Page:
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Lung cancer

Lung cancer is one of the most dangerous malignancies with the fastest increase of morbidity and mortality. In the past 50 years, many countries have reported a significant increase in the incidence and mortality of lung cancer. The incidence and mortality of lung cancer in men account for the first place among all malignant tumors, while the incidence and mortality of lung cancer in women account for the second place. The cause of lung cancer is still not completely clear, a large number of data show that long-term heavy smoking and the occurrence of lung cancer has a very close relationship. Previous studies have shown that long-term heavy smokers are 10 to 20 times more likely to develop lung cancer than non-smokers, and the younger they start smoking, the higher the risk of lung cancer. In addition, smoking not only directly affects my physical health, but also has a negative impact on the health of the surrounding population, leading to the passive smokers lung cancer prevalence increased significantly. The incidence of lung cancer in urban residents is higher than that in rural areas, which may be related to air pollution and soot containing carcinogens in urban areas. Therefore, non-smoking should be promoted and urban environmental sanitation should be strengthened.

The cause of
Smoking is 1.
Currently, smoking is considered to be the most important risk factor for lung cancer. There are more than 3,000 kinds of chemicals in tobacco, among which the multi-chain aromatic hydrocarbons (e.g., benzopyrene) and nitrosamines have strong carcinogenic activity. Multi-chain aromatic hydrocarbons and nitroso amines can lead to DNA damage in bronchial epithelial cells through a variety of mechanisms, leading to the activation of oncogenes (such as Ras) and the inactivation of tumor suppressor genes (such as p53 and FHIT), thus leading to cell transformation and ultimately cancer.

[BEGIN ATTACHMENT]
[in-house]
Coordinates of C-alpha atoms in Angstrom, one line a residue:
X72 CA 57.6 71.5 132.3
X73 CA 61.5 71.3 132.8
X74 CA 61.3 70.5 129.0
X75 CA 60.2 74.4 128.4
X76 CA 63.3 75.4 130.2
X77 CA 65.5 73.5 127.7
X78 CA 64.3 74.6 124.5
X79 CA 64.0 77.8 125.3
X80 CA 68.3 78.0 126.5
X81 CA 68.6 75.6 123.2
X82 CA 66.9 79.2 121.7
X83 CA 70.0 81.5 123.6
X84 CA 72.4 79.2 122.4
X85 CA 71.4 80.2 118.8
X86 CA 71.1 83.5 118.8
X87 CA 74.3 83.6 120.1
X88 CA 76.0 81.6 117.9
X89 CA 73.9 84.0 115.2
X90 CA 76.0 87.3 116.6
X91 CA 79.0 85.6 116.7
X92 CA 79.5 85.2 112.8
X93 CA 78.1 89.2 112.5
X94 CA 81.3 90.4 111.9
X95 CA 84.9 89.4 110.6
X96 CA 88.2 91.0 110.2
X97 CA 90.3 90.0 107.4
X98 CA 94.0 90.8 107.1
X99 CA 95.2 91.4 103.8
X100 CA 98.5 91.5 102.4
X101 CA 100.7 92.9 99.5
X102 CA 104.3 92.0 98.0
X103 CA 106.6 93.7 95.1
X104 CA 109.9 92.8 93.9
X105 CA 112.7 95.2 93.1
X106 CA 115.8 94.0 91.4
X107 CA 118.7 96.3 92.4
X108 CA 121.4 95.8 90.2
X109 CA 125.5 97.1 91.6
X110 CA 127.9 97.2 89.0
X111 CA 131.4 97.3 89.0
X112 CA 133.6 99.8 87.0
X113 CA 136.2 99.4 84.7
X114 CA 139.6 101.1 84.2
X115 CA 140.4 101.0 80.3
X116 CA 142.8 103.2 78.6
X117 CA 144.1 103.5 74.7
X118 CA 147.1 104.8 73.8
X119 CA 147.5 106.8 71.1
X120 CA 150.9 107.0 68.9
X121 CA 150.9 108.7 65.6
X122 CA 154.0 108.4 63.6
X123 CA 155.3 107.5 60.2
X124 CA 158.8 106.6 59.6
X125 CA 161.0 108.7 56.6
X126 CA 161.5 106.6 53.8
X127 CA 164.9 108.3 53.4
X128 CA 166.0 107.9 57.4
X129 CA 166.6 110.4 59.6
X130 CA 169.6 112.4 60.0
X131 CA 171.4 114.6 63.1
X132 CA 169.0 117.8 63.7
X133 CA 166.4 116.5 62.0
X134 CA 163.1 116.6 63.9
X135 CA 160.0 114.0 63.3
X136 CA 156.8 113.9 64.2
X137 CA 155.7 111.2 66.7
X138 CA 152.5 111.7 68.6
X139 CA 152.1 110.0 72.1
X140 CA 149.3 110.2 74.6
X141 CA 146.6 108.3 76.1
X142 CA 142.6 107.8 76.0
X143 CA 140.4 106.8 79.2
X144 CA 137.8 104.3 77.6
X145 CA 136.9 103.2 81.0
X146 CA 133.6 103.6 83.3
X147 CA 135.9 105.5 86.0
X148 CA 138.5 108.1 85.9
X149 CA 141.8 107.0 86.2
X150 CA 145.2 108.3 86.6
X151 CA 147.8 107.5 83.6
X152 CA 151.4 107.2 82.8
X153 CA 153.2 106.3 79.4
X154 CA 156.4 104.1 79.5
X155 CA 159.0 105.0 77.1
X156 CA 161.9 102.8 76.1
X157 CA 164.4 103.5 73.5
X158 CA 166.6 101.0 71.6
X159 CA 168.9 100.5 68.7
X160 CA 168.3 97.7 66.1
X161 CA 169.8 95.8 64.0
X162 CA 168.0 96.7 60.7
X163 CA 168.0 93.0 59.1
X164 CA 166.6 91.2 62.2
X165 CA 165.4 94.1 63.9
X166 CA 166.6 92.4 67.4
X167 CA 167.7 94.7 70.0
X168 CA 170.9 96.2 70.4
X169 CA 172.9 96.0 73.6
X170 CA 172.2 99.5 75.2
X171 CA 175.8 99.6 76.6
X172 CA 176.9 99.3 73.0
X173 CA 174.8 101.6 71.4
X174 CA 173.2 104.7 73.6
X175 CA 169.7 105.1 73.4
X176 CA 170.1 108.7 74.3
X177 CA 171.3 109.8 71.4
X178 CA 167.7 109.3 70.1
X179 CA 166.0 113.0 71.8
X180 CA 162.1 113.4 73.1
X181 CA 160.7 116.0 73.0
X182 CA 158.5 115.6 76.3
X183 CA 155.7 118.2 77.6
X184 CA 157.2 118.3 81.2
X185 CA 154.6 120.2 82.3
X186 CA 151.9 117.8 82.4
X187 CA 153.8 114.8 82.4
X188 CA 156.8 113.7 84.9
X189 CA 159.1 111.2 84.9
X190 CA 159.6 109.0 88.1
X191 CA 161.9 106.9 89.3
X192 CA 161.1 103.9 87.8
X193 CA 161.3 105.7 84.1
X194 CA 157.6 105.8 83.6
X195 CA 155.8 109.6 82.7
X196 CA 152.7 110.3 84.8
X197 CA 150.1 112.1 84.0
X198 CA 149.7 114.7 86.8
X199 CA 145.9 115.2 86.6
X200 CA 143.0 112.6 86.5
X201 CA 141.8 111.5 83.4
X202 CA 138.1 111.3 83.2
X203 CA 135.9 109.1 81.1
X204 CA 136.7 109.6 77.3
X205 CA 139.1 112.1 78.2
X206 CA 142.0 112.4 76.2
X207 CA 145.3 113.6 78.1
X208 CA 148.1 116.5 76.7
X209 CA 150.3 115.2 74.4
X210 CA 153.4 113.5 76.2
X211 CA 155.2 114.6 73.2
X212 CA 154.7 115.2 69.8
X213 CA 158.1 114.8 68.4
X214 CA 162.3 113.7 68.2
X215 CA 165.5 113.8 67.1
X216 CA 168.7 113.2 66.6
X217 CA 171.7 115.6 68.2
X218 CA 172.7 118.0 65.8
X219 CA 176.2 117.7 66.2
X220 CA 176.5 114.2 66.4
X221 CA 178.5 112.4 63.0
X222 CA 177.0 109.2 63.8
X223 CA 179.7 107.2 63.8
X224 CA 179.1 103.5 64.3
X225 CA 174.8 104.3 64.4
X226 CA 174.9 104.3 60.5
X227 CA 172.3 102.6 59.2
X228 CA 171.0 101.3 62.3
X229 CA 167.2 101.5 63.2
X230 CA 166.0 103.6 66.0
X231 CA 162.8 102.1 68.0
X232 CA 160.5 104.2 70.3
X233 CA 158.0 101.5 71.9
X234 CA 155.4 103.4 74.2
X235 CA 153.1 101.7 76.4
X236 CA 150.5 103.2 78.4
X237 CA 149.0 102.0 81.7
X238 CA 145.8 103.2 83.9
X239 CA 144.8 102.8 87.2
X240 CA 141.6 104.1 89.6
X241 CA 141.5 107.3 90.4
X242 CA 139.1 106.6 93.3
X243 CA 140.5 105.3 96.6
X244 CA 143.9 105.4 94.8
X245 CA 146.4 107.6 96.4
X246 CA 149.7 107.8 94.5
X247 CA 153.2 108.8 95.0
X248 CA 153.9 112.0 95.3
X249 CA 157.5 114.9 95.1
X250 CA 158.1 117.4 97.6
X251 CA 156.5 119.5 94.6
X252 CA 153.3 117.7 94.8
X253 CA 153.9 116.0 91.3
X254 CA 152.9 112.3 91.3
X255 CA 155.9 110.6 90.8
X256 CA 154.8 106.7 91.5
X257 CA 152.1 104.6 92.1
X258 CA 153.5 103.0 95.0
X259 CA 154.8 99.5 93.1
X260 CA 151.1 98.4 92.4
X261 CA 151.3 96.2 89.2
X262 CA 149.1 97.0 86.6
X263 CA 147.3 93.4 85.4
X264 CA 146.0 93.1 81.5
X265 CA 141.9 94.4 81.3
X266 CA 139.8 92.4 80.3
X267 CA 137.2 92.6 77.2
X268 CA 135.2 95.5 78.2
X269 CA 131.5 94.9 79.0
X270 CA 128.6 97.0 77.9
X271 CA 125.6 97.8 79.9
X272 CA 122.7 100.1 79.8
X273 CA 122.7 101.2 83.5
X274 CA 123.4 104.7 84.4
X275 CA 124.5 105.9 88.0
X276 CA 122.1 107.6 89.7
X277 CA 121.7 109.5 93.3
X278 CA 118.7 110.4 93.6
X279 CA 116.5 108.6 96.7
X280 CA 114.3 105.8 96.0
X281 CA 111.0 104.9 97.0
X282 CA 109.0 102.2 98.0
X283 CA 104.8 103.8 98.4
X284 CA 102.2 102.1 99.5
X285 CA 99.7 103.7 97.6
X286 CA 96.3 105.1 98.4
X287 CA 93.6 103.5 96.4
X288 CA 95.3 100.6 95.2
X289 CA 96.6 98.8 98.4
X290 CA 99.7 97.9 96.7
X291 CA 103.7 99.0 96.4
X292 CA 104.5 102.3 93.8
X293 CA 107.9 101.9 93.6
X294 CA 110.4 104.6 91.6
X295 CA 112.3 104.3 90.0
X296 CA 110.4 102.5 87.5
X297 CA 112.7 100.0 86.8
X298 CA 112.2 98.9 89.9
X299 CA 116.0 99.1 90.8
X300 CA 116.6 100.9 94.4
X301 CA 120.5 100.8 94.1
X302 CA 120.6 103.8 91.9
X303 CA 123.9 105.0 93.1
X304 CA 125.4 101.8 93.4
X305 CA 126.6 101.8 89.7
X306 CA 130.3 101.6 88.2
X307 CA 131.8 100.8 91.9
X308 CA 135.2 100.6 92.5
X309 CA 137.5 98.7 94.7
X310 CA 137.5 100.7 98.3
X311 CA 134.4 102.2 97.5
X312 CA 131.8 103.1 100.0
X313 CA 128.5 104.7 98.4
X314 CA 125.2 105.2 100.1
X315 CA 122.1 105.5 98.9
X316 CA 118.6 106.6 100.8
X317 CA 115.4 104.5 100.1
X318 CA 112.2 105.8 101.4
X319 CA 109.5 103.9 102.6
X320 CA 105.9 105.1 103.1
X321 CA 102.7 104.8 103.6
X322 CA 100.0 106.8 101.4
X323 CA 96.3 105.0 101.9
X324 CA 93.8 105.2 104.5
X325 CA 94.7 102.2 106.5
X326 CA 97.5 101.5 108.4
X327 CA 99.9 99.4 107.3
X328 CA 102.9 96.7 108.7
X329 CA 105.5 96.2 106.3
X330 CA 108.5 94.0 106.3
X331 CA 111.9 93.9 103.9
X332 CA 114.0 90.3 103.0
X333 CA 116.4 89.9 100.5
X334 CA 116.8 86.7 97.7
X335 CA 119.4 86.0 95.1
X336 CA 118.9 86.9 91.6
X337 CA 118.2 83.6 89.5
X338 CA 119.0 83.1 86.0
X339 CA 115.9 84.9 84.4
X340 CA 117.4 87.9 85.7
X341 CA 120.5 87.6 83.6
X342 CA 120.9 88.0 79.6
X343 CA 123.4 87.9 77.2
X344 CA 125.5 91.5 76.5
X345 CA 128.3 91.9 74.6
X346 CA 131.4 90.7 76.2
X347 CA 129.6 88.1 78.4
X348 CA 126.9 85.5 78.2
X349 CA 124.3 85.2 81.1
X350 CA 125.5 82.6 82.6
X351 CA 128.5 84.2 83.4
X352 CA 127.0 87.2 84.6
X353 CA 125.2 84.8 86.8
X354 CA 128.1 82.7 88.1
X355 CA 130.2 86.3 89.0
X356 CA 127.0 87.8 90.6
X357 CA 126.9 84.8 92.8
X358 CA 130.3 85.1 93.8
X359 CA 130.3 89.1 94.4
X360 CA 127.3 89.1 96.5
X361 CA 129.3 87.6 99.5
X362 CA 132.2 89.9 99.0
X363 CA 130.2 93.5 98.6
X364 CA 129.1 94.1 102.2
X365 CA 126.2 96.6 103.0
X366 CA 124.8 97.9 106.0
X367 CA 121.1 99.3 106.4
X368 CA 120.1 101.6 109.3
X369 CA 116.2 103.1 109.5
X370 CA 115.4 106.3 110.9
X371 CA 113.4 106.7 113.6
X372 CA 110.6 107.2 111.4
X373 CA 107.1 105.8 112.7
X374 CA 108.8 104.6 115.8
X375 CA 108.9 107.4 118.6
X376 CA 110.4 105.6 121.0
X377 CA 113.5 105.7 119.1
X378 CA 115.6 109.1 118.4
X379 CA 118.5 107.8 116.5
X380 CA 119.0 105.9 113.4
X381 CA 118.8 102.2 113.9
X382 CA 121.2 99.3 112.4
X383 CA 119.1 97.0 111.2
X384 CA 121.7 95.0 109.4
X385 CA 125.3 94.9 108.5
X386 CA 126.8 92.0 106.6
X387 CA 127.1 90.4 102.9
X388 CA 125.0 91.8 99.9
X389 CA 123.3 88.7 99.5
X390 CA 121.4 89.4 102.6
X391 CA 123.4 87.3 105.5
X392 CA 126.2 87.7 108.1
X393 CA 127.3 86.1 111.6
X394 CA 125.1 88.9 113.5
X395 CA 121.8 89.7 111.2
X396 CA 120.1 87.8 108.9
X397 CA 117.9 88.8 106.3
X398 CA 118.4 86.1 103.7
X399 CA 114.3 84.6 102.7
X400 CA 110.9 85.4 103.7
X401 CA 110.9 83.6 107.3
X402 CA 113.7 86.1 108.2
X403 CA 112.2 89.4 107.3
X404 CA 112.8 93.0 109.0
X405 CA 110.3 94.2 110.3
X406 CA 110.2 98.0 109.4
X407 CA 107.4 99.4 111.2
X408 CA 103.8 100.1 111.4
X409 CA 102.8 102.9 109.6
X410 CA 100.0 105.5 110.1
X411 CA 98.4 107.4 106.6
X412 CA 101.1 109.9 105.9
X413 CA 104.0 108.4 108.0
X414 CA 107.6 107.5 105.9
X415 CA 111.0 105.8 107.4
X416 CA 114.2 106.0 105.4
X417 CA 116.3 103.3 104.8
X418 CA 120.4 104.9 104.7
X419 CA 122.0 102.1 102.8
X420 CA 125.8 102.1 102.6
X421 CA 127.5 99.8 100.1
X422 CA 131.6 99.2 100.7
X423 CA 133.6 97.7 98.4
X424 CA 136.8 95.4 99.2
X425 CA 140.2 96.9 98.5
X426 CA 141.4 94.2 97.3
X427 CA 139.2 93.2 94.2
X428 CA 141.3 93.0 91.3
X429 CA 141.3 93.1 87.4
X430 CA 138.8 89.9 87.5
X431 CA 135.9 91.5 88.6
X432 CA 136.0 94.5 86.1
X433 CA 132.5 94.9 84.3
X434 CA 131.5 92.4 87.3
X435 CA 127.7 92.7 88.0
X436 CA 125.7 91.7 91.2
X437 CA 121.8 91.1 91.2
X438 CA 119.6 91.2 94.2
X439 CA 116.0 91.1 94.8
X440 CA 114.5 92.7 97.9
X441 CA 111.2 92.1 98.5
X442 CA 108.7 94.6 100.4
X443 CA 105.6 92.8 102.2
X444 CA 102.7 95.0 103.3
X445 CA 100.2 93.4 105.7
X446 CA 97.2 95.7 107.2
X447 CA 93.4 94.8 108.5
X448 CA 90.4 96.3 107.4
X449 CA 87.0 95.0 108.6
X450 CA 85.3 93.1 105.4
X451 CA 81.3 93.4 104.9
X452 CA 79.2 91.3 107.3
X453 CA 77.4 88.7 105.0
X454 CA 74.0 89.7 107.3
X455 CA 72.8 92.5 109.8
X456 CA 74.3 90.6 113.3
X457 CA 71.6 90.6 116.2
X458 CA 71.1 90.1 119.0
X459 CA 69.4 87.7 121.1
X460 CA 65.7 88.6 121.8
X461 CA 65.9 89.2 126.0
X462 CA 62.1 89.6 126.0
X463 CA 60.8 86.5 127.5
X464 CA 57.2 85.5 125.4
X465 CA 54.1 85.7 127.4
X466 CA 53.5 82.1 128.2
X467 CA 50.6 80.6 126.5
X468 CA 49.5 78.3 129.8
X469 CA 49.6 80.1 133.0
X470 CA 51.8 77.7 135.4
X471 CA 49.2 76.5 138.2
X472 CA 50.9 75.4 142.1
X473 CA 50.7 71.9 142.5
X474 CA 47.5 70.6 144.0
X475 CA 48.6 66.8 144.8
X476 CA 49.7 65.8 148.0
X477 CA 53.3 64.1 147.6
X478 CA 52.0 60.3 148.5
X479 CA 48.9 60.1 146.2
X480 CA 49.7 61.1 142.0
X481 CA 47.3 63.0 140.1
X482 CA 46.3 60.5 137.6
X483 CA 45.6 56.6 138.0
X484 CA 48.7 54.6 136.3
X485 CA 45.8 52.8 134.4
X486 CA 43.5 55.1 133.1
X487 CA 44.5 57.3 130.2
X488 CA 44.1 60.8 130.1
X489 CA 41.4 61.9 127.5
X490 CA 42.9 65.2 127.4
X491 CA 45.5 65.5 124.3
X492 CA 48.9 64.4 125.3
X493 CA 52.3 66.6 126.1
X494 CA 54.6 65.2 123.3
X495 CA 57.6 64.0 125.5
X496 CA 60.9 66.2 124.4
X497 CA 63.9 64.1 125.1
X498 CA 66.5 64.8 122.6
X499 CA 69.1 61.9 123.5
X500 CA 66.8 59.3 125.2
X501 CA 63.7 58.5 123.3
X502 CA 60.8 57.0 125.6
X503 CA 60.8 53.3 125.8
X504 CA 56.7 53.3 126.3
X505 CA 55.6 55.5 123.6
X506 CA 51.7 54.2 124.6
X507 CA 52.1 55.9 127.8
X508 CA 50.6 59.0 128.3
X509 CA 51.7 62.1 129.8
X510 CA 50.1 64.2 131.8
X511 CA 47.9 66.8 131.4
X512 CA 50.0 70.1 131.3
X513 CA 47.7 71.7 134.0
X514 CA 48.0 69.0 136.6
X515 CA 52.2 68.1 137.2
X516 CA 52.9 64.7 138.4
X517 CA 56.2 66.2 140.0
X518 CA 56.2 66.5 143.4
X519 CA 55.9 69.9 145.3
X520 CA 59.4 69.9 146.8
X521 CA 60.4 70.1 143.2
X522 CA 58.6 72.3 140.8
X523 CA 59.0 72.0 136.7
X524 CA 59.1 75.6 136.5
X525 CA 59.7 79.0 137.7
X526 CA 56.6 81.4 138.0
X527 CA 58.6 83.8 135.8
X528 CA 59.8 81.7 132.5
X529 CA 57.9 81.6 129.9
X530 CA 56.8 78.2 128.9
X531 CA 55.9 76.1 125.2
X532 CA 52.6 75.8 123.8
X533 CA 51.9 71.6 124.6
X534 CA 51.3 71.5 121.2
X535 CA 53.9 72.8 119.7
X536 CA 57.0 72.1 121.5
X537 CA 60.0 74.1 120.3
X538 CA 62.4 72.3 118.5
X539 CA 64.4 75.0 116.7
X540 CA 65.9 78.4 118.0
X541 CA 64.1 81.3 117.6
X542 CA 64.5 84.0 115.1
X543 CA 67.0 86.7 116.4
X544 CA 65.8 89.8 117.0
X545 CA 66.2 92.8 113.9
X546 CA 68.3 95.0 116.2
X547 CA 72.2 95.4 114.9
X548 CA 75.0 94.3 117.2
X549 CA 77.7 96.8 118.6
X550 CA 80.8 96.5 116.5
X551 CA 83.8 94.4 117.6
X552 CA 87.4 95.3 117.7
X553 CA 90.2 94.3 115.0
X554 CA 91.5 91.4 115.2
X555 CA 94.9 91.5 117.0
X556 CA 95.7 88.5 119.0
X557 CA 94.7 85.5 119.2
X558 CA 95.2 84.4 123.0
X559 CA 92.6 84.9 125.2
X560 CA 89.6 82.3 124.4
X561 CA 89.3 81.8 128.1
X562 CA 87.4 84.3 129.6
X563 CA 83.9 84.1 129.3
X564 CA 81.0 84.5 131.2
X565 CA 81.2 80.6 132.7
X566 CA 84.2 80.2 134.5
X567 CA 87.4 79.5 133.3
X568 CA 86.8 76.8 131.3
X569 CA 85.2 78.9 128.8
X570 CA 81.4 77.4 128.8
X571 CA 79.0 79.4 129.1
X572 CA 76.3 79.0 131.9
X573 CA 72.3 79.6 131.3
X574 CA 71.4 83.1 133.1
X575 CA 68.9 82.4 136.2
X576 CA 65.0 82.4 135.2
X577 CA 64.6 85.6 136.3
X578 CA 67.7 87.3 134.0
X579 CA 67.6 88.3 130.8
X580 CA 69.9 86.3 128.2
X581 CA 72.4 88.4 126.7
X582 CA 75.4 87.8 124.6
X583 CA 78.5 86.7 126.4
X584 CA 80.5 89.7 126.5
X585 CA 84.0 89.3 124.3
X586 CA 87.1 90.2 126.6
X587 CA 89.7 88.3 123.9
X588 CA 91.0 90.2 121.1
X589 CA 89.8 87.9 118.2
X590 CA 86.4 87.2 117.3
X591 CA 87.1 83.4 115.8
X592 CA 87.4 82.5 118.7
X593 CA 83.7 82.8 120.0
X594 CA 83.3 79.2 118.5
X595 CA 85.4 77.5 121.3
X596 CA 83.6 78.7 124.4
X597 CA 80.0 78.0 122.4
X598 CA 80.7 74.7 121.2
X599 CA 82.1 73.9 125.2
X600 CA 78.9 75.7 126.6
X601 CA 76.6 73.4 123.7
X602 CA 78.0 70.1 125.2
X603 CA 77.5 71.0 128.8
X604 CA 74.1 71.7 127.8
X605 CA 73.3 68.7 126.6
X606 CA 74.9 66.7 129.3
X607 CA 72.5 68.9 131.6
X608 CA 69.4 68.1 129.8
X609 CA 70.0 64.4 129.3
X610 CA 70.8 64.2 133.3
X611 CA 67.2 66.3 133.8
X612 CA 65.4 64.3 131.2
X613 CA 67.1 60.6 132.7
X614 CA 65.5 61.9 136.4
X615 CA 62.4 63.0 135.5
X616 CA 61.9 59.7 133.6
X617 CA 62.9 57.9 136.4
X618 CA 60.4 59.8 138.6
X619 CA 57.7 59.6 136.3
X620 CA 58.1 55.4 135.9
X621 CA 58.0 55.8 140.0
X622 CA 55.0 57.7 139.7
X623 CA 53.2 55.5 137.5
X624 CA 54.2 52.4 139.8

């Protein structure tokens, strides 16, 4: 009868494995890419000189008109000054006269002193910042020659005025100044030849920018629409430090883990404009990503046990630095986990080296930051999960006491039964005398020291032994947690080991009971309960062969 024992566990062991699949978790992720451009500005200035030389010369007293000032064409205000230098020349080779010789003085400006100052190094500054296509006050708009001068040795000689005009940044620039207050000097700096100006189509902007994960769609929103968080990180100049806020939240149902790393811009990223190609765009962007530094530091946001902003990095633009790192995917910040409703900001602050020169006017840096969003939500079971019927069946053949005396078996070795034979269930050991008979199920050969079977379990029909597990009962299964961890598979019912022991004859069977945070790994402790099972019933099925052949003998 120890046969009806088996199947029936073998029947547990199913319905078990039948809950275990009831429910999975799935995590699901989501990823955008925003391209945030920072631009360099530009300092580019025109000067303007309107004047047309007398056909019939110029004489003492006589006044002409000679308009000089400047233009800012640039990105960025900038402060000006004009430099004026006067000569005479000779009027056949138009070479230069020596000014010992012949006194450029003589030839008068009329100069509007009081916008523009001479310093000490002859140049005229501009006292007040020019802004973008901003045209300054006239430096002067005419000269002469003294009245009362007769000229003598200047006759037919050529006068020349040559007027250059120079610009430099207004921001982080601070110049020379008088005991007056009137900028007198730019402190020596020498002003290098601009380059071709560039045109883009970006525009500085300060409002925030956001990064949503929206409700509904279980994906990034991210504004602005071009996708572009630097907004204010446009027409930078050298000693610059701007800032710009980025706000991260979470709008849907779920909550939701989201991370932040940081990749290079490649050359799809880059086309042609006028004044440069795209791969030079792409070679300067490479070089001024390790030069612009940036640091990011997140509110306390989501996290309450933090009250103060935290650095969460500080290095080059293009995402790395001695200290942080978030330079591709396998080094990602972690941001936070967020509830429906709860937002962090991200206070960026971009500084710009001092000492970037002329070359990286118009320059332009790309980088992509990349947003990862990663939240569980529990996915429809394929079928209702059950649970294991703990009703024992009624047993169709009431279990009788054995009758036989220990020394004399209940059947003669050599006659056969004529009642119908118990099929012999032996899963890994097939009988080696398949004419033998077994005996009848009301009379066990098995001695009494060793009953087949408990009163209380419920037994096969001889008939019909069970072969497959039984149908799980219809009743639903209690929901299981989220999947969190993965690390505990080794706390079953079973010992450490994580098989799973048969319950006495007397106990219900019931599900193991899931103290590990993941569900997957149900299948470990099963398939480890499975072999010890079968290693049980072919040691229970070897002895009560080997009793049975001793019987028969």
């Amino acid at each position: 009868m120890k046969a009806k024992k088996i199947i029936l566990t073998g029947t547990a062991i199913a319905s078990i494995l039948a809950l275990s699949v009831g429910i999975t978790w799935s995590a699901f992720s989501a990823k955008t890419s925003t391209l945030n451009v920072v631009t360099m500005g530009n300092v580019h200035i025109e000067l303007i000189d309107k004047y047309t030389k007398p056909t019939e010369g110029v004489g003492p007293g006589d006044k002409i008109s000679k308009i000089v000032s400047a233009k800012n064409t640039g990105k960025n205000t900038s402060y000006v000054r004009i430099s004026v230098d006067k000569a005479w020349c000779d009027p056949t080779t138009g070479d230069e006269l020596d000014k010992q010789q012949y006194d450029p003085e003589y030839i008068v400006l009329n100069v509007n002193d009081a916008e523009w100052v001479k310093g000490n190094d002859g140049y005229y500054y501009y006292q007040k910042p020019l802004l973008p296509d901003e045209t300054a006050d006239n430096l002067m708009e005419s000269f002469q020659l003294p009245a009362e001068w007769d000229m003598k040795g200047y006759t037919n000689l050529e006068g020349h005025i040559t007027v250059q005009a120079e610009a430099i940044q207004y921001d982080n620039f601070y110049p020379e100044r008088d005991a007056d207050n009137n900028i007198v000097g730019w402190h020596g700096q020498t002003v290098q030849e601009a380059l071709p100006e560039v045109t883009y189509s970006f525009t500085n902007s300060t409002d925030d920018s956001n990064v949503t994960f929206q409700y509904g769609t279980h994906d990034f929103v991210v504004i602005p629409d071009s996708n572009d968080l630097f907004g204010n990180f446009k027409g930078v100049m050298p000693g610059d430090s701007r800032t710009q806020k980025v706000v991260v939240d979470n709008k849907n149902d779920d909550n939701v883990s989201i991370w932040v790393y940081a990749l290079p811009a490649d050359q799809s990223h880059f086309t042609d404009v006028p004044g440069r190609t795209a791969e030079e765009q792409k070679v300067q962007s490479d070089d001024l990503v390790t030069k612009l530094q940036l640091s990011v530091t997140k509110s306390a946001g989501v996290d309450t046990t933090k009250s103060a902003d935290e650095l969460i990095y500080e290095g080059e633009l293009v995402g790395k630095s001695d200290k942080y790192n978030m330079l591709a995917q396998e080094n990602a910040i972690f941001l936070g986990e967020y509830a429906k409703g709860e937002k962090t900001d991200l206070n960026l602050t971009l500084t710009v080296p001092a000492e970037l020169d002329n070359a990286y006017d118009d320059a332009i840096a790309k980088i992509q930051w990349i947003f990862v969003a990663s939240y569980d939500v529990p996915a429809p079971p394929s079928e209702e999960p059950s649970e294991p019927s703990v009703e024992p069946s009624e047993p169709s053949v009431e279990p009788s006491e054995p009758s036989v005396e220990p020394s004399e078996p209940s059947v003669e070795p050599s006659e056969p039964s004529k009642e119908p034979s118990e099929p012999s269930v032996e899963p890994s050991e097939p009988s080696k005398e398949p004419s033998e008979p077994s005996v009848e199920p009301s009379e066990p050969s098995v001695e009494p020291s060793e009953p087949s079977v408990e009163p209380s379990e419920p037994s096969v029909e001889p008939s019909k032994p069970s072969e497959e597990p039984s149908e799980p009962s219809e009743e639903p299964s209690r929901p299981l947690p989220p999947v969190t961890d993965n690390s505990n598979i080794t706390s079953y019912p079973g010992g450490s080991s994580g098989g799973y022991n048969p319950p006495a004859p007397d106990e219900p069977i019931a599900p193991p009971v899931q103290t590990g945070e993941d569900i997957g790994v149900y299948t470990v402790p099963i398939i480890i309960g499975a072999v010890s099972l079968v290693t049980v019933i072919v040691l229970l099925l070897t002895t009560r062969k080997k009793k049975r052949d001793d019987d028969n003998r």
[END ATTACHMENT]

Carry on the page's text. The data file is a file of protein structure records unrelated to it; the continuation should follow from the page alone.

Occupational and environmental exposure
Lung cancer is the most important type of occupational cancer. An estimated 10% of lung cancer patients have a history of environmental and occupational exposure. The following nine occupational carcinogens have been proved to increase the incidence of lung cancer: by-products of aluminum, arsenic, asbestos, bis-chloromethylether, chromium compounds, coke stoves, mustard gas, nickel impurities, vinyl chloride. Long-term exposure to beryllium, cadmium, silicon, formalin and other substances can also increase the incidence of lung cancer. Air pollution, especially industrial waste gas, can cause lung cancer.

3. Ionizing radiation
The lungs are more sensitive to radiation. The first evidence of lung cancer caused by ionizing radiation came from the data of the schneeberg-joakimov mine, where the concentration of radon and its progeny in the air was high, which induced mostly small-cell carcinoma of bronchi. In the United States, it has been reported that 70% ~ 80% of the miners who mined radioactive ores died of occupational lung cancer caused by radiation, mainly squamous cell carcinoma. The onset time from the initial contact was 10 ~ 45 years, the average time was 25 years, and the average onset age was 38 years. The incidence of radon and its daughters began to increase when the accumulation of radon and its daughters exceeded 120 working days (WLM), and increased by 20-30 times when the accumulation of radon and its daughters exceeded 1800WLM. Exposure of mice to gas and dust from these mines can induce lung tumors. Lung cancer has increased significantly among Japanese atomic bomb survivors. Beebe found a significant increase in lung cancer deaths among survivors who were less than 1400m away from the detonation, compared to those who were between 1400m and 1900m away and 2000m away, during a lifetime follow-up of Hiroshima bomb survivors.

4. Previous chronic lung infection
Such as tuberculosis, bronchiectasis patients, bronchial epithelium in the chronic infection process may be transformed into squamous epithelium resulting in cancer, but relatively rare.

5. Genetic and other factors
Familial aggregation, genetic susceptibility and reduced immune function, metabolism, endocrine dysfunction may also be in
Play an important role in the occurrence of lung cancer. Many studies have demonstrated that genetic factors may play an important role in populations and/or individuals susceptible to environmental carcinogens.

Air pollution
The incidence of lung cancer in developed countries is high, the main reason is due to the industrial and transportation developed areas, oil, coal and internal combustion engines and other combustion dust and asphalt road produced by containing benzopyrene carcinogenic hydrocarbon and other harmful substances pollution of the atmosphere. Air pollution and smoking on the incidence of lung cancer may promote each other, synergistic effect.



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